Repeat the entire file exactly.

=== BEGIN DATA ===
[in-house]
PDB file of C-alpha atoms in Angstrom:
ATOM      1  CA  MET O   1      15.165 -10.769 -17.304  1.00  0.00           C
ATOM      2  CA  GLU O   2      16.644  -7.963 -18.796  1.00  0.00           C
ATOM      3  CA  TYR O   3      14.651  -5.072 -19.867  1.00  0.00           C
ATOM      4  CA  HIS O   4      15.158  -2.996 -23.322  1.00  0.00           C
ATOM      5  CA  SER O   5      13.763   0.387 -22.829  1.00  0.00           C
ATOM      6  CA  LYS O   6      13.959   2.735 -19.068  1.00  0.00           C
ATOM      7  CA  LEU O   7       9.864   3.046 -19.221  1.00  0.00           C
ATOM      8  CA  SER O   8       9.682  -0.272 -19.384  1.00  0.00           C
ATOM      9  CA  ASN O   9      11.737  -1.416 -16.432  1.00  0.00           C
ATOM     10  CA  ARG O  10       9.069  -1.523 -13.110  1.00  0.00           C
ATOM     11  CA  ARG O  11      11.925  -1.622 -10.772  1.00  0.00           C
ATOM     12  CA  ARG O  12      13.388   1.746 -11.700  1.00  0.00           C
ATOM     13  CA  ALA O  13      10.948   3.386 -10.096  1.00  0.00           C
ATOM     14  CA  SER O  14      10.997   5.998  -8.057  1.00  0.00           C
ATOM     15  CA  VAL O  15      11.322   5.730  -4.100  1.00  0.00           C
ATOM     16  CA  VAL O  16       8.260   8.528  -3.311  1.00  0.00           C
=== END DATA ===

[in-house]
PDB file of C-alpha atoms in Angstrom:
ATOM      1  CA  MET O   1      15.165 -10.769 -17.304  1.00  0.00           C
ATOM      2  CA  GLU O   2      16.644  -7.963 -18.796  1.00  0.00           C
ATOM      3  CA  TYR O   3      14.651  -5.072 -19.867  1.00  0.00           C
ATOM      4  CA  HIS O   4      15.158  -2.996 -23.322  1.00  0.00           C
ATOM      5  CA  SER O   5      13.763   0.387 -22.829  1.00  0.00           C
ATOM      6  CA  LYS O   6      13.959   2.735 -19.068  1.00  0.00           C
ATOM      7  CA  LEU O   7       9.864   3.046 -19.221  1.00  0.00           C
ATOM      8  CA  SER O   8       9.682  -0.272 -19.384  1.00  0.00           C
ATOM      9  CA  ASN O   9      11.737  -1.416 -16.432  1.00  0.00           C
ATOM     10  CA  ARG O  10       9.069  -1.523 -13.110  1.00  0.00           C
ATOM     11  CA  ARG O  11      11.925  -1.622 -10.772  1.00  0.00           C
ATOM     12  CA  ARG O  12      13.388   1.746 -11.700  1.00  0.00           C
ATOM     13  CA  ALA O  13      10.948   3.386 -10.096  1.00  0.00           C
ATOM     14  CA  SER O  14      10.997   5.998  -8.057  1.00  0.00           C
ATOM     15  CA  VAL O  15      11.322   5.730  -4.100  1.00  0.00           C
ATOM     16  CA  VAL O  16       8.260   8.528  -3.311  1.00  0.00           C